A bottle of red, a bottle of white / It all depends upon your appetite / I'll meet you any time you want / in our Italian restaurant.
    • 2005, Jeffrey P. Landry, Temptation Mango:
      He produced a wine key from his jacket pocket and effortlessly removed the cork from the bottle of red.
    • 2008 January–February, “70 Ways to Improve Every Day of the Week”, in Men's Health, volume 23, number 1, ISSN 1054-4836, page 135:
      59 sneak in some red Smuggle a bottle of wine, two glasses, and a corkscrew into a long matinee. Red wine is rich in life-extending antioxidants, and the caper will add zest even to a bad movie.
  5. (countable, informal, Britain, birdwatching) A redshank.
  6. (derogatory, offensive) An Amerind.
  7. (slang) The drug secobarbital; a capsule of this drug.
    • 1971, Hunter S. Thompson, Fear and Loathing in Las Vegas (Harper Perennial 2005), page 202:
      The big market, these days, is in Downers. Reds and smack—Seconal and heroin—and a hellbroth of bad domestic grass sprayed with everything from arsenic to horse tranquillizers.
  8. (informal) A red light (a traffic signal)
    • 1974, Tom Waits (lyrics and music), “(Looking for) The Heart of Saturday Night”, in The Heart of Saturday Night[2]:
      Stopping on the red, you're going on the green / Cause tonight will be like nothing you've ever seen / And you're barreling down the boulevard / You're looking for the heart of Saturday night
  9. (Ireland, Britain, beverages, informal) red lemonade
  10. (particle physics) One of the three color charges for quarks.
  11. (US, colloquial, uncountable) chili con carne (usually in the phrase "bowl of red")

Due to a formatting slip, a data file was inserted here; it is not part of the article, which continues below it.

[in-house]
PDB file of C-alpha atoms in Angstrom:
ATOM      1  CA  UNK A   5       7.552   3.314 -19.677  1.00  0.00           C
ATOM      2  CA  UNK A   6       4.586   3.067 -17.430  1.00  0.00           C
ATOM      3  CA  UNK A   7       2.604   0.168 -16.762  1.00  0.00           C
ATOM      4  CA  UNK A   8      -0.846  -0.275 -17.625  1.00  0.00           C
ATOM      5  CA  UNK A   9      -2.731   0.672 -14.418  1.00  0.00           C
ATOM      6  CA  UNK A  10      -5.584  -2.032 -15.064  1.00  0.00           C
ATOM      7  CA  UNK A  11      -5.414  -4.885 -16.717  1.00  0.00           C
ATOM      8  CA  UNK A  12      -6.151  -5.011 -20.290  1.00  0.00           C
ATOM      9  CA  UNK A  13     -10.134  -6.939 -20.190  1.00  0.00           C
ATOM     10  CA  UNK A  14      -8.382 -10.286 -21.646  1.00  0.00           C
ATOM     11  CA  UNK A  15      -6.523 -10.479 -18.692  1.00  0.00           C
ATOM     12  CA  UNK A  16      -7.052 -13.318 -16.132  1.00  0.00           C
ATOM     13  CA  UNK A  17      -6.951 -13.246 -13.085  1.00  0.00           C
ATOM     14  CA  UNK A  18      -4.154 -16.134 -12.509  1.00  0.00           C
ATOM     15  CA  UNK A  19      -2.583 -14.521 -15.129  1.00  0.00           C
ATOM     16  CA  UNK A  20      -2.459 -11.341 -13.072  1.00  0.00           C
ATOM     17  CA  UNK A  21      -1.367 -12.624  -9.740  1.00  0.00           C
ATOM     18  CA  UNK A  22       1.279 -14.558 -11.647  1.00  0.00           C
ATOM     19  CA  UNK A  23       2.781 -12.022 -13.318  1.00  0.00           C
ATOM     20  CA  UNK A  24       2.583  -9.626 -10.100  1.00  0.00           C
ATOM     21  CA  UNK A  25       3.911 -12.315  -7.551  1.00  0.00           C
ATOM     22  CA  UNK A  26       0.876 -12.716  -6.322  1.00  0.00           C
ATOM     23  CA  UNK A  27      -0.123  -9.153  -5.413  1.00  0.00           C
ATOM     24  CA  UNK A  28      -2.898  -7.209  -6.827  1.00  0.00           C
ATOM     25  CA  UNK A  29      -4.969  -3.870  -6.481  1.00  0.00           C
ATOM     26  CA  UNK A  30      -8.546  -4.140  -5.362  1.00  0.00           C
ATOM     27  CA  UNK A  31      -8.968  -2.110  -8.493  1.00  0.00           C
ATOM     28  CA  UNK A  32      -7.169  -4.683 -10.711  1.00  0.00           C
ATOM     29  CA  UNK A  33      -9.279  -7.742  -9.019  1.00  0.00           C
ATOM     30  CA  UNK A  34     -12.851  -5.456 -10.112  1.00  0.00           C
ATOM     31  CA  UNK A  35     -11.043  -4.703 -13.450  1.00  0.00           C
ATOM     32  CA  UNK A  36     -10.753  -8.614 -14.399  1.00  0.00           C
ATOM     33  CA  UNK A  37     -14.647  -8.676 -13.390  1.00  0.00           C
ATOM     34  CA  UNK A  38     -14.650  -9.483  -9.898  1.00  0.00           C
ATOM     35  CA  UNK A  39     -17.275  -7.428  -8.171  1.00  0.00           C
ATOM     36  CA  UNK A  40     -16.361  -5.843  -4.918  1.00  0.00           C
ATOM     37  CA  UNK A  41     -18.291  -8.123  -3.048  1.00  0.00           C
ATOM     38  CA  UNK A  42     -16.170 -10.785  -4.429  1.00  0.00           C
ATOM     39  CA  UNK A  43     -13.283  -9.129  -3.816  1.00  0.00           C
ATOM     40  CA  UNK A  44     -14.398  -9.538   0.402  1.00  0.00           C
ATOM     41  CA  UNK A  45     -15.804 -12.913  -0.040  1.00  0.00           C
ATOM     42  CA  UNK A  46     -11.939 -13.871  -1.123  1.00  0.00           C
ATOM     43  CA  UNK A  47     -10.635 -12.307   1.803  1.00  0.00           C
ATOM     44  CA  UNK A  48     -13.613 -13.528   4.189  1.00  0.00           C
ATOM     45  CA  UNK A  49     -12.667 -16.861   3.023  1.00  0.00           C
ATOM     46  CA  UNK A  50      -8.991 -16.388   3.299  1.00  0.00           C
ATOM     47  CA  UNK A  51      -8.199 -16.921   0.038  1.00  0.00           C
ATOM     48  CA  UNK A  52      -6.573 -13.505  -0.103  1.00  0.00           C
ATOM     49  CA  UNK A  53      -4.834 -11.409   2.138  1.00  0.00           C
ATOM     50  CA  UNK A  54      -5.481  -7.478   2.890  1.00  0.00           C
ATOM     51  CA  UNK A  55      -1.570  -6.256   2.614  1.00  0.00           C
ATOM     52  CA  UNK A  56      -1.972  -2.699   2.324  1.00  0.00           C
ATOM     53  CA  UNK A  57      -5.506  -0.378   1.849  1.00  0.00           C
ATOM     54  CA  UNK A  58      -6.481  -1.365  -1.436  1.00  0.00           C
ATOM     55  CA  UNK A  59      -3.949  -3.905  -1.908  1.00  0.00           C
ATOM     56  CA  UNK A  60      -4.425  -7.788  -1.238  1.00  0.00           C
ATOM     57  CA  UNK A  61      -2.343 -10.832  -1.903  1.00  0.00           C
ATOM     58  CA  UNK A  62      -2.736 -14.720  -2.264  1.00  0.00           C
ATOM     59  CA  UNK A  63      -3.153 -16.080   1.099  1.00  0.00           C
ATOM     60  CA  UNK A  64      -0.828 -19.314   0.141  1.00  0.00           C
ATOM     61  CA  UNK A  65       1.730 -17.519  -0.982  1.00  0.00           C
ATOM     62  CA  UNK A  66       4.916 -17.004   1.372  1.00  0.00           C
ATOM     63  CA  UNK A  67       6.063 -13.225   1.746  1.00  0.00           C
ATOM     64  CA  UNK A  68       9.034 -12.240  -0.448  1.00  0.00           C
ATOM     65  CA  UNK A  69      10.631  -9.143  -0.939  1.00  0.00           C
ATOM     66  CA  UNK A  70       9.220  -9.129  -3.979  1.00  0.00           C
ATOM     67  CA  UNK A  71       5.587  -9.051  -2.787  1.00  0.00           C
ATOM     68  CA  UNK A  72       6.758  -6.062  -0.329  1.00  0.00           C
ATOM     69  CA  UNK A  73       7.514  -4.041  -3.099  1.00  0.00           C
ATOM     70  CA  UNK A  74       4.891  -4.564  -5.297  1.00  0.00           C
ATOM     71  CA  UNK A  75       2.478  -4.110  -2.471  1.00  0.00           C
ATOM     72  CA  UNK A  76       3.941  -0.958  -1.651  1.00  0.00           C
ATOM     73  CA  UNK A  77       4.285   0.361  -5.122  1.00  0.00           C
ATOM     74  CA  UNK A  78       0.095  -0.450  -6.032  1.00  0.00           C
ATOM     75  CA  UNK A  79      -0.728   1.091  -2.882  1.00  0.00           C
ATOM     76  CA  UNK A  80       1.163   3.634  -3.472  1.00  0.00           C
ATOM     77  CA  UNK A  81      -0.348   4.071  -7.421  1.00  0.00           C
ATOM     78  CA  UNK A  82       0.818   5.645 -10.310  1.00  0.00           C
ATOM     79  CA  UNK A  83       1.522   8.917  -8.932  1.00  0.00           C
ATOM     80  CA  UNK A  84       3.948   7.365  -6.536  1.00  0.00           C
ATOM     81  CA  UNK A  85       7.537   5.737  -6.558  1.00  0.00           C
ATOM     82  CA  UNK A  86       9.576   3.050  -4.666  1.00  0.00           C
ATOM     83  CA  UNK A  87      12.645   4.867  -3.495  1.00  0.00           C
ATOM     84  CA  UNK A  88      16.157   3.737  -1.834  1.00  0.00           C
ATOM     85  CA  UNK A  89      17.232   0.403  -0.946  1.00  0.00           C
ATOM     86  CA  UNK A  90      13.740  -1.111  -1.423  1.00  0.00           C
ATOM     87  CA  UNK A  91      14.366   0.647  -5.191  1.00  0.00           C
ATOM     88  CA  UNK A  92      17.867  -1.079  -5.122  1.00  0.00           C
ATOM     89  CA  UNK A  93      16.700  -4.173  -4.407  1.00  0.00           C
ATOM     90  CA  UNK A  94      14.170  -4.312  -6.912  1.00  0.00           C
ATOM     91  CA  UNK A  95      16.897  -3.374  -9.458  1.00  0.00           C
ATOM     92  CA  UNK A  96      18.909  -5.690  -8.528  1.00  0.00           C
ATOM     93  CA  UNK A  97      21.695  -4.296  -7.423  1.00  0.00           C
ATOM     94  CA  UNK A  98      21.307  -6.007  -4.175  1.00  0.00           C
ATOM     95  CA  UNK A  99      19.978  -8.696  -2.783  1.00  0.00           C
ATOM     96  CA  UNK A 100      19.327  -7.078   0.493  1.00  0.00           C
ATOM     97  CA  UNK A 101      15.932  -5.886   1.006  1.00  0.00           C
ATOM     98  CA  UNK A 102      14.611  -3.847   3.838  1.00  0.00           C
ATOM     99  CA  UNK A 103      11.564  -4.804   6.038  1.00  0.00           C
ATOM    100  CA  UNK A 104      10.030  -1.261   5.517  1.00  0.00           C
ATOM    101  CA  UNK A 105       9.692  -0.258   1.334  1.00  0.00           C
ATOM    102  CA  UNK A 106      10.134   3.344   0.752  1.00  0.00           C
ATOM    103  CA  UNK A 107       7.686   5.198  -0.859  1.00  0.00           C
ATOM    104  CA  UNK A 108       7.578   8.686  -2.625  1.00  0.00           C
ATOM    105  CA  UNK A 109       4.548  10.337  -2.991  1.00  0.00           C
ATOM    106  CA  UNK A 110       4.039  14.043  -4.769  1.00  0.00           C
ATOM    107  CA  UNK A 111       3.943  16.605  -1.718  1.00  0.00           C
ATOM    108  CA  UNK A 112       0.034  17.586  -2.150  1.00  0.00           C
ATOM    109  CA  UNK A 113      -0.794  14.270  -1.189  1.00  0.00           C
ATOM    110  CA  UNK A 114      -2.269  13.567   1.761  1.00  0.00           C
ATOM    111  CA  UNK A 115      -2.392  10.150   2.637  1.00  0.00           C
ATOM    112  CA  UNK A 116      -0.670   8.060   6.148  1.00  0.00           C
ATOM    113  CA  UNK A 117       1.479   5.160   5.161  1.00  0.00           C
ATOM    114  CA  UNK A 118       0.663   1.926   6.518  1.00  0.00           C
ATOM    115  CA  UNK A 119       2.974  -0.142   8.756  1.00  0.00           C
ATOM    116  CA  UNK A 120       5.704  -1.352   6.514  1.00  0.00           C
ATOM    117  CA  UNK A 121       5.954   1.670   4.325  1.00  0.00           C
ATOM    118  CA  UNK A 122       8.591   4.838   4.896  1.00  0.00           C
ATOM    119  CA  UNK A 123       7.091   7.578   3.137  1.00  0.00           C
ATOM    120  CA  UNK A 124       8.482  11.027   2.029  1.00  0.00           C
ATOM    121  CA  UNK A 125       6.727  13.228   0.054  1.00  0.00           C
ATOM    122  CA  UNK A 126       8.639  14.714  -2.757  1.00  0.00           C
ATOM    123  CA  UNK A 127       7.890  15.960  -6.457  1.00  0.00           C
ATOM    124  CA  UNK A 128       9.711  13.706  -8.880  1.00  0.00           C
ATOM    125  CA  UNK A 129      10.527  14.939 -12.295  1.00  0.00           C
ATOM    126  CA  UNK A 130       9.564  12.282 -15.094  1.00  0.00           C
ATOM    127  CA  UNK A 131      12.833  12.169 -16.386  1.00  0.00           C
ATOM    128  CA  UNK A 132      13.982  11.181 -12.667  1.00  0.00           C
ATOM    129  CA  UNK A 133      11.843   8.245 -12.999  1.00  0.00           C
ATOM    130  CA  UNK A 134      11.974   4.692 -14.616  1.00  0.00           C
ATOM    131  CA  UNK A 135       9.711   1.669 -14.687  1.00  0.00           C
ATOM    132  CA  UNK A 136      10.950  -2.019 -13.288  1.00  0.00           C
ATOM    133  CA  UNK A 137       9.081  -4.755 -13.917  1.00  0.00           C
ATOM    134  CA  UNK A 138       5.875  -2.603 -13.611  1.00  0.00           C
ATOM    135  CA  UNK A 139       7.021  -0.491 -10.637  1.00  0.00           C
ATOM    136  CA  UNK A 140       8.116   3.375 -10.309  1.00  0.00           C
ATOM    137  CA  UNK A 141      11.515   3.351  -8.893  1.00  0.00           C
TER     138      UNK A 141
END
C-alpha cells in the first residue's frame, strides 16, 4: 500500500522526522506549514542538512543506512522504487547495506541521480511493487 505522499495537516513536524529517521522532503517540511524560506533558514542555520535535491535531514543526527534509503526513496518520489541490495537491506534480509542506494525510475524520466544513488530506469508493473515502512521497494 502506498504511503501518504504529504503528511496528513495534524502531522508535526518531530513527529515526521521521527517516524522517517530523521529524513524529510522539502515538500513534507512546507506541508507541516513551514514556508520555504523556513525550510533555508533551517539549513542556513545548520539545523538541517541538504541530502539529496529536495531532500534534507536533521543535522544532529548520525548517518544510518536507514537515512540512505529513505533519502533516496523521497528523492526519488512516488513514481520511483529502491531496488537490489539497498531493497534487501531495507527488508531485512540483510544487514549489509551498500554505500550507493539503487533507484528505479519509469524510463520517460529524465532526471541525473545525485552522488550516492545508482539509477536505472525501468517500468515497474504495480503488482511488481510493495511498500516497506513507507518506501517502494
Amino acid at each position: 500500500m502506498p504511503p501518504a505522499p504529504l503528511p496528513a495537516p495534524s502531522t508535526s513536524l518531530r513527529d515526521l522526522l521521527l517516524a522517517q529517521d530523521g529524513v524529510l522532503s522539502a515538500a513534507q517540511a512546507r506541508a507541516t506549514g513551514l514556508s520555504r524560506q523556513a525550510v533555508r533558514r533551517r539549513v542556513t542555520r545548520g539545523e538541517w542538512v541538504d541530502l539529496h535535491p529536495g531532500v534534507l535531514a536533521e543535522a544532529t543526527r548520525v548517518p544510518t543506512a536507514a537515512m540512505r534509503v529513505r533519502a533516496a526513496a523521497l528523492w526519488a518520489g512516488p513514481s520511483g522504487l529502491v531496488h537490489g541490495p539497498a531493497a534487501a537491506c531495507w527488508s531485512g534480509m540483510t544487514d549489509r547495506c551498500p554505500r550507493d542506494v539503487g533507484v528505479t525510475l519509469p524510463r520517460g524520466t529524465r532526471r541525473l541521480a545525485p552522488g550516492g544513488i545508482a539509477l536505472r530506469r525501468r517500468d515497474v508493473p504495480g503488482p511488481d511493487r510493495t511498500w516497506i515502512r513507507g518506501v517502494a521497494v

• 1982, The Rotarian (volume 140, number 1, page 39)
      Houston visited a home in an early pioneer settlement where he was offered a bowl of red. Houston eagerly took his first large spoonful. His eyes watering, he spat out his bite []
  12. (informal) The redfish or red drum, Sciaenops ocellatus, a fish with reddish fins and scales.
    • 2013 November, Catch Cormier, “Sightcasting for redfish”, in Louisiana Sportsman[3]:
      The species Sciaenops ocellatus certainly isn’t lacking for nicknames. [] Clear water also favors sightcasting. Against the dark background of marsh mud, a red will appear like a pumpkin — big, orange and round.
Derived termsEdit
Terms derived from red (noun)
TranslationsEdit

See alsoEdit

Colors in English · colors, colours (layout · text)
     white      gray, grey      black
             red; crimson              orange; brown              yellow; cream
             lime              green              mint
             cyan; teal              azure, sky blue              blue
             violet; indigo              magenta; purple              pink

ReferencesEdit

Further readingEdit

Etymology 2Edit

From the archaic verb rede.

VerbEdit

red

  1. (archaic) simple past tense and past participle of rede

Etymology 3Edit

VerbEdit

red (third-person singular simple present reds, present participle redding, simple past and past participle redded)

  1. Alternative spelling of redd

ReferencesEdit

AnagramsEdit


BislamaEdit

EtymologyEdit

From English red.

AdjectiveEdit

red

  1. red

DanishEdit